Is there any way or generate the “The last event “ for a packet or connection I.e this event will be invoked after all related events are fired. The requirement is to store all parsed protocol attributes collected from different events and in this final event one can dump or send (using broker) all collected connection related info.
Thanks @Vern ! but will connection state remove be called per packet ? For eg if a request packet and response packet both seen then connection is established and it will removed after certain timeout for that protocol. But I think what we get in zeek script is also view of the half connection as well I.e. when zeek sees request for that connection it will generate an event and I think it will not wait for response packet and when zeek sees the response, it will generate response event. Is my understanding correct ?
Zeek is connection-oriented, not packet-oriented. It generates events reflecting the stream of packets seen for a connection - or for just one side of a connection, if that’s all that’s seen and analyzers for the protocol can make some sense of it. In either case, the very last event generated will be connection_state_remove, which appears to correspond to the “final event” that you asked about. If you don’t think it’ll work for your use case, then you’ll have to provide more particulars about just what you’re trying to do.
Thanks @Vern ! I thought the events are fired when zeek sees any side traffic and not wait for the other side packet to come, like in case of dns request and response , communication happens on the same connection and there will be two events, one for request and another for response, now connection state remove will be invoked when the connection is expired , that may take time in case of tcp, right? But events are fired instantly when request or response side of traffic is seen, so I am not sure if waiting for state remove event would be good idea or not ?
Events are generated when enough information has been seen to allow the internals to conclude that the event has occurred. For DNS request/response, this is usually per-packet (but in fact might not be even for DNS, if the transaction occurs via DNS-over-TCP). connection_state_remove occurs when the event engine is about to forget entirely about a given connection, so it’s a last-chance-to-act event. Whether waiting for it is a “good idea or not” depends on what you’re trying to achieve - I’d need more specifics about your goals to be able to advise on that further.
Thanks @Vern ! Got your point , I thought that way only. My use case is very simple … I have to respond as soon as I get enough information for a connection to react upon it. So you can assume there is python daemon running which has subscribed to zeek events and do some additional logic on the parsed attributes we get from aggregating the events. Now there are two options here …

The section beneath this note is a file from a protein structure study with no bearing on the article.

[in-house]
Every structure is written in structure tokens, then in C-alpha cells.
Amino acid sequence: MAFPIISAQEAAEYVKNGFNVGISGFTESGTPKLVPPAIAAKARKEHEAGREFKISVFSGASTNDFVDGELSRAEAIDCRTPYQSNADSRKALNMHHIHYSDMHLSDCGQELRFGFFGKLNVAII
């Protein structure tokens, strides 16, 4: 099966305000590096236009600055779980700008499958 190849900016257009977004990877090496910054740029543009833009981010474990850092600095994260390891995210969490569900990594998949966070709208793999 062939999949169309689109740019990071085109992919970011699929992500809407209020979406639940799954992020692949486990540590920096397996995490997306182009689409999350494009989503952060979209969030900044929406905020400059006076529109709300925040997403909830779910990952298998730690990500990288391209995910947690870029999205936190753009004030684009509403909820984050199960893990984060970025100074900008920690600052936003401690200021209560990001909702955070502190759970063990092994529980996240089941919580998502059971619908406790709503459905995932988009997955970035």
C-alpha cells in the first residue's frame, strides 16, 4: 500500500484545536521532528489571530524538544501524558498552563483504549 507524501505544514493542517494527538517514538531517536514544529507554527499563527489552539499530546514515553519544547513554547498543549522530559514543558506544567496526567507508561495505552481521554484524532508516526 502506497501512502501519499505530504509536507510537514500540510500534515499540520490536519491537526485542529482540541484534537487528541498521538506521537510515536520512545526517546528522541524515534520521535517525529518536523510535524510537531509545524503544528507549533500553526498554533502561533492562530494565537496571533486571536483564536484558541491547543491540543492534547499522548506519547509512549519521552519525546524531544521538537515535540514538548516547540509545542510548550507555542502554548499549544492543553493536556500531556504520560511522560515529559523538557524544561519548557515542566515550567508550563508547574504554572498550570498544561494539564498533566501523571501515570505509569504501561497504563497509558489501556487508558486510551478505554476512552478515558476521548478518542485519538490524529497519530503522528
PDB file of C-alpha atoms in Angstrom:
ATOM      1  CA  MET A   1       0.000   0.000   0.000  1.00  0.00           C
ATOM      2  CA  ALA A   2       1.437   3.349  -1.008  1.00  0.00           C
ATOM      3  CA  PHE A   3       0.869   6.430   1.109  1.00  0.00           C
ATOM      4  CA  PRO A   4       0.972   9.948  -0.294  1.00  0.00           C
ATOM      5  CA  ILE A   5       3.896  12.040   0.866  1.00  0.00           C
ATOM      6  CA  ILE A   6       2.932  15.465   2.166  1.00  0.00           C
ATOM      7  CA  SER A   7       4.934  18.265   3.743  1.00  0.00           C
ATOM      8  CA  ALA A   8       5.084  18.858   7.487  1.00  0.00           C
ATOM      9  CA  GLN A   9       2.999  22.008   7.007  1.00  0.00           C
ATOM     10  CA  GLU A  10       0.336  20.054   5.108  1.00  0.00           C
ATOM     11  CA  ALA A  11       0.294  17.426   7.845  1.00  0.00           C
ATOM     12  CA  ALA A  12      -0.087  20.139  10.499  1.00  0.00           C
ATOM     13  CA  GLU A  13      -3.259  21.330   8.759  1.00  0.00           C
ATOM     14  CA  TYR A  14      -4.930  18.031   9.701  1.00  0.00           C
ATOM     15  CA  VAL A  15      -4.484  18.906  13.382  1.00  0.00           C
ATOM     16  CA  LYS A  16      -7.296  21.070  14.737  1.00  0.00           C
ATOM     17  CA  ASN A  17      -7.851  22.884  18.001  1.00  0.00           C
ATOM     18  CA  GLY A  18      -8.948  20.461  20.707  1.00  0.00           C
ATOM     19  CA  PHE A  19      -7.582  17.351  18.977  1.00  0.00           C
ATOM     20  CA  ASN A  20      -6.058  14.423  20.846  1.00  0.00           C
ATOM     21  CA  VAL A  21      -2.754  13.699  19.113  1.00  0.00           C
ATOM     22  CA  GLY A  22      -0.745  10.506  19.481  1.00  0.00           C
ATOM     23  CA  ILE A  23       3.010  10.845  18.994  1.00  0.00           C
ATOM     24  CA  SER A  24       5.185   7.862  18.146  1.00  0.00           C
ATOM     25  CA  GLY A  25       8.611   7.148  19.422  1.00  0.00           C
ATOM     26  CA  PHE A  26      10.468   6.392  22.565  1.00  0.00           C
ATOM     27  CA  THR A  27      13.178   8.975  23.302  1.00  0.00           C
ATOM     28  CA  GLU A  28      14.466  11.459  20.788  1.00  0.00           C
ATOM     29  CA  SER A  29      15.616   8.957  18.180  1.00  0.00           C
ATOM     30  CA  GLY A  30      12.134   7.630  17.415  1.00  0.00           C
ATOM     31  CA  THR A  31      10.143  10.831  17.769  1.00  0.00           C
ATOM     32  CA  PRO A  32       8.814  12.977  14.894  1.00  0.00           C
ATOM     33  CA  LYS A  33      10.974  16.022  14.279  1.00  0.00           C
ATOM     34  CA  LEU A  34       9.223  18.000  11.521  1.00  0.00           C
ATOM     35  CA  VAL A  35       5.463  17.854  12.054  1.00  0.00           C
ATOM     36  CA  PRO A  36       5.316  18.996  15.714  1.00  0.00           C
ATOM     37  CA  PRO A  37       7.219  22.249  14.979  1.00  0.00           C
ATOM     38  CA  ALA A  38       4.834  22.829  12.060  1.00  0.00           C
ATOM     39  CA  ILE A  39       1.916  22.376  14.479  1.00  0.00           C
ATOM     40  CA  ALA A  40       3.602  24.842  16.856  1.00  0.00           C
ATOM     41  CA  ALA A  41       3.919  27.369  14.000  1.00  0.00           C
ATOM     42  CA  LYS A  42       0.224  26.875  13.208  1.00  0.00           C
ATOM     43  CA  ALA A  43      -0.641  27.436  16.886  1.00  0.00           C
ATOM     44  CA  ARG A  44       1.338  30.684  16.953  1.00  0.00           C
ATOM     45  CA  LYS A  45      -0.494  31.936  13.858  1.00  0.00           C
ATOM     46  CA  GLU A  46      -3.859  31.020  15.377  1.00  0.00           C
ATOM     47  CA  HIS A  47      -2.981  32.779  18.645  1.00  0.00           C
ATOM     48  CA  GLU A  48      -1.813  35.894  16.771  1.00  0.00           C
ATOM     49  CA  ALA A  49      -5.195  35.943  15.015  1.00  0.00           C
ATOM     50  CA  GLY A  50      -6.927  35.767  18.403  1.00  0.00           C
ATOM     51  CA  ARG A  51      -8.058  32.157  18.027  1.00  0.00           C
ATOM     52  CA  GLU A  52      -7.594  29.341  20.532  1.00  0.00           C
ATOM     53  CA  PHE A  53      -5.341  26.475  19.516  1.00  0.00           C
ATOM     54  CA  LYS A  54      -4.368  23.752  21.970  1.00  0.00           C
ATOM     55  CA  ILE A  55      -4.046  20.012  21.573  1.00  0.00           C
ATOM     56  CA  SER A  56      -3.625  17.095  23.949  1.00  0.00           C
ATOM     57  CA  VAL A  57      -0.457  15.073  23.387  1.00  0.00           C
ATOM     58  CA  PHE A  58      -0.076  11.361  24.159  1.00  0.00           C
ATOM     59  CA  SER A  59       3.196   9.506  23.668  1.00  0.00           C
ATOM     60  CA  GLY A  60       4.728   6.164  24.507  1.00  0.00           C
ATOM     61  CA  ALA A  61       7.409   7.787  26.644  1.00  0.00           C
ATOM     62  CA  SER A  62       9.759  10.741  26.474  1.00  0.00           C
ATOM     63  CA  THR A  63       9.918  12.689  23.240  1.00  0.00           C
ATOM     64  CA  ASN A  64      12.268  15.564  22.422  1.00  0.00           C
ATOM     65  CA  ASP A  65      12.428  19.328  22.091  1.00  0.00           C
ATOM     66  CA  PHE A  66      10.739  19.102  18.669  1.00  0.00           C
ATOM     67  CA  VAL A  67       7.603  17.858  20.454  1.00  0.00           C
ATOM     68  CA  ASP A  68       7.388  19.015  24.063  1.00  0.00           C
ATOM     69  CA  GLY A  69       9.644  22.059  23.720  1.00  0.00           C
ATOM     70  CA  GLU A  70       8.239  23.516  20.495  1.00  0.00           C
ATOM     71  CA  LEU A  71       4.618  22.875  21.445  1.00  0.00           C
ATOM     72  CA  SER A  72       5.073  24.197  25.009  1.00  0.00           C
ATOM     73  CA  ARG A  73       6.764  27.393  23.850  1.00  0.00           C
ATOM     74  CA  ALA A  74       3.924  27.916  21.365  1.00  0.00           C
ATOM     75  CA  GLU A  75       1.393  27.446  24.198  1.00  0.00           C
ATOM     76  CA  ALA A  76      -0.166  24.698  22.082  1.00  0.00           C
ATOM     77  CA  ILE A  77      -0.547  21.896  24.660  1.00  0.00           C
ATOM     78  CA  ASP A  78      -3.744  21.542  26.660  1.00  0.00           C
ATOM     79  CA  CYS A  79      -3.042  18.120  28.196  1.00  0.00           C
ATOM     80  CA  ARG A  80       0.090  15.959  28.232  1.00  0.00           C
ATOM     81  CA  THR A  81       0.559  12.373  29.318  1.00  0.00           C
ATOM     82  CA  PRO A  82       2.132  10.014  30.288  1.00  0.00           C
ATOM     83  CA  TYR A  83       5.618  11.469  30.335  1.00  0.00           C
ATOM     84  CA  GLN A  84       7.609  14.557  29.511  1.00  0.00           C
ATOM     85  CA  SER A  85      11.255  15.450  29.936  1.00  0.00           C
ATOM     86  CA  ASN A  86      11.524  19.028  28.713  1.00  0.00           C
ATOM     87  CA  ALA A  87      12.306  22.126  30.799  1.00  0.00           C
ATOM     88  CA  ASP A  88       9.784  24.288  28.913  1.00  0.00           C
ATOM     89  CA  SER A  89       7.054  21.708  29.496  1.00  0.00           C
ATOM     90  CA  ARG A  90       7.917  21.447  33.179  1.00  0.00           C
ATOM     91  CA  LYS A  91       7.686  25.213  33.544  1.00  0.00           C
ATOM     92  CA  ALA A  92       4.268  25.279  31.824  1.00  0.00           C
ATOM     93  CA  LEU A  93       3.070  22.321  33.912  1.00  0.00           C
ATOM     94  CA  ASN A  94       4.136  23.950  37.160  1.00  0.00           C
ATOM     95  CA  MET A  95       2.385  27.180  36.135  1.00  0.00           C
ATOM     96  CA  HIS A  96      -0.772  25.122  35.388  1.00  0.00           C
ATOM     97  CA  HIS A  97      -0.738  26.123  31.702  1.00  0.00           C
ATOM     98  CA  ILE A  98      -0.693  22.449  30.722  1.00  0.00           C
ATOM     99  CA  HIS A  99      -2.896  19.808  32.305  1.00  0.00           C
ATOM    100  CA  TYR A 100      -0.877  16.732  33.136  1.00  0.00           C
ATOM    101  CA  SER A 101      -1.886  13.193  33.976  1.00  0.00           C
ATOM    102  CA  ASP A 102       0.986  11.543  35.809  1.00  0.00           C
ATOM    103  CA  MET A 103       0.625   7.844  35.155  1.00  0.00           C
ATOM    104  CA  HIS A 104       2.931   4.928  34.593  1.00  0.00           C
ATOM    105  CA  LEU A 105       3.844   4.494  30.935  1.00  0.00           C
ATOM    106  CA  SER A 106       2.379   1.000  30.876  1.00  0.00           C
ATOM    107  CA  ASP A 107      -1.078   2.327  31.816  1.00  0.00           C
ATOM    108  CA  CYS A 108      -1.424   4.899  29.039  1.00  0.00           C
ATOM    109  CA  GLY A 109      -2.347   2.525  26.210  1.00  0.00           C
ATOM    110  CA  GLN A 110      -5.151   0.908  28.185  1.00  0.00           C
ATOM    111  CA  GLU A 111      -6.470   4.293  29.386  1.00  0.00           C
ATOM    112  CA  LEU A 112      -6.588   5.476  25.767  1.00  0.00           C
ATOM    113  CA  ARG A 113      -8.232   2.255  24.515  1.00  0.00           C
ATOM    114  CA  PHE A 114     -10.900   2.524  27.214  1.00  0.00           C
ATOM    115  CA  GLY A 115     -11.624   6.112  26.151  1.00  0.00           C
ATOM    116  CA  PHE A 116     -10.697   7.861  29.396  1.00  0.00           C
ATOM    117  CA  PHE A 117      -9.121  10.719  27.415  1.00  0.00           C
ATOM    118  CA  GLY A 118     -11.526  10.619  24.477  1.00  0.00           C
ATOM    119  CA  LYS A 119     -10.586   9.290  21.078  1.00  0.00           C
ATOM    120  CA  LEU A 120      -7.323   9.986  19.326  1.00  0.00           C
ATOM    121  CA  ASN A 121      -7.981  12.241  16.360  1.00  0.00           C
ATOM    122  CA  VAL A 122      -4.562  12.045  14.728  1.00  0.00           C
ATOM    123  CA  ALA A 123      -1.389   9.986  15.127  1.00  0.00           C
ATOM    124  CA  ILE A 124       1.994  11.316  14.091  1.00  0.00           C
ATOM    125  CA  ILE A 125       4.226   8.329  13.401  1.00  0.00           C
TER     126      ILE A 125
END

Eg. protocol X has 5 events support .
A packet or connection is seen from client to server
Call Publish to the events generated one by one as they are fired from zeek. So let’s assume event1,3,5 generated for packet 1, and we call publish to X/event1, X/event3, X/event5 topic one by one , then aggregate these in python daemon and run a logic to generate a new log (attack or anomaly) based on the informations from these 3 events using some logic in zeek script or python broker.
If there is a final event just like connection state remove then aggregation can be done in zeek script itself for all 3 events and then send one event from the zeek to python on X/final topic . Benefit is less number of message passing between zeek and python for a packet. However if this event generation is delayed then the response to any attack or vulnerability will get delayed as well.
So my question is how to make the zeek python communication efficient and instant for such usecases ehere multiple events generated for a packet or connection coming from a direction
Well, connection_state_removeis the final event that’s available. You can use other end-of-activity events like connection_finished for TCP connections and udp_reply for UDP transactions. Those will occur sooner if they occur, but they won’t occur in circumstances when a TCP connection lacks a terminating handshake, or a UDP packet is sent but no reply occurs. Whether that’s appropriate for your setup will depend on just what analysis the Python code performs.
@Vern true, for half connections we will not get connection finished or udp reply I think. So python code will fail to detect any dos type of activity from one side if we subscribe to such tcp udp events. Most probably connection state removed will be helpful for my case and in worst case I will need to send all events generated for a packet !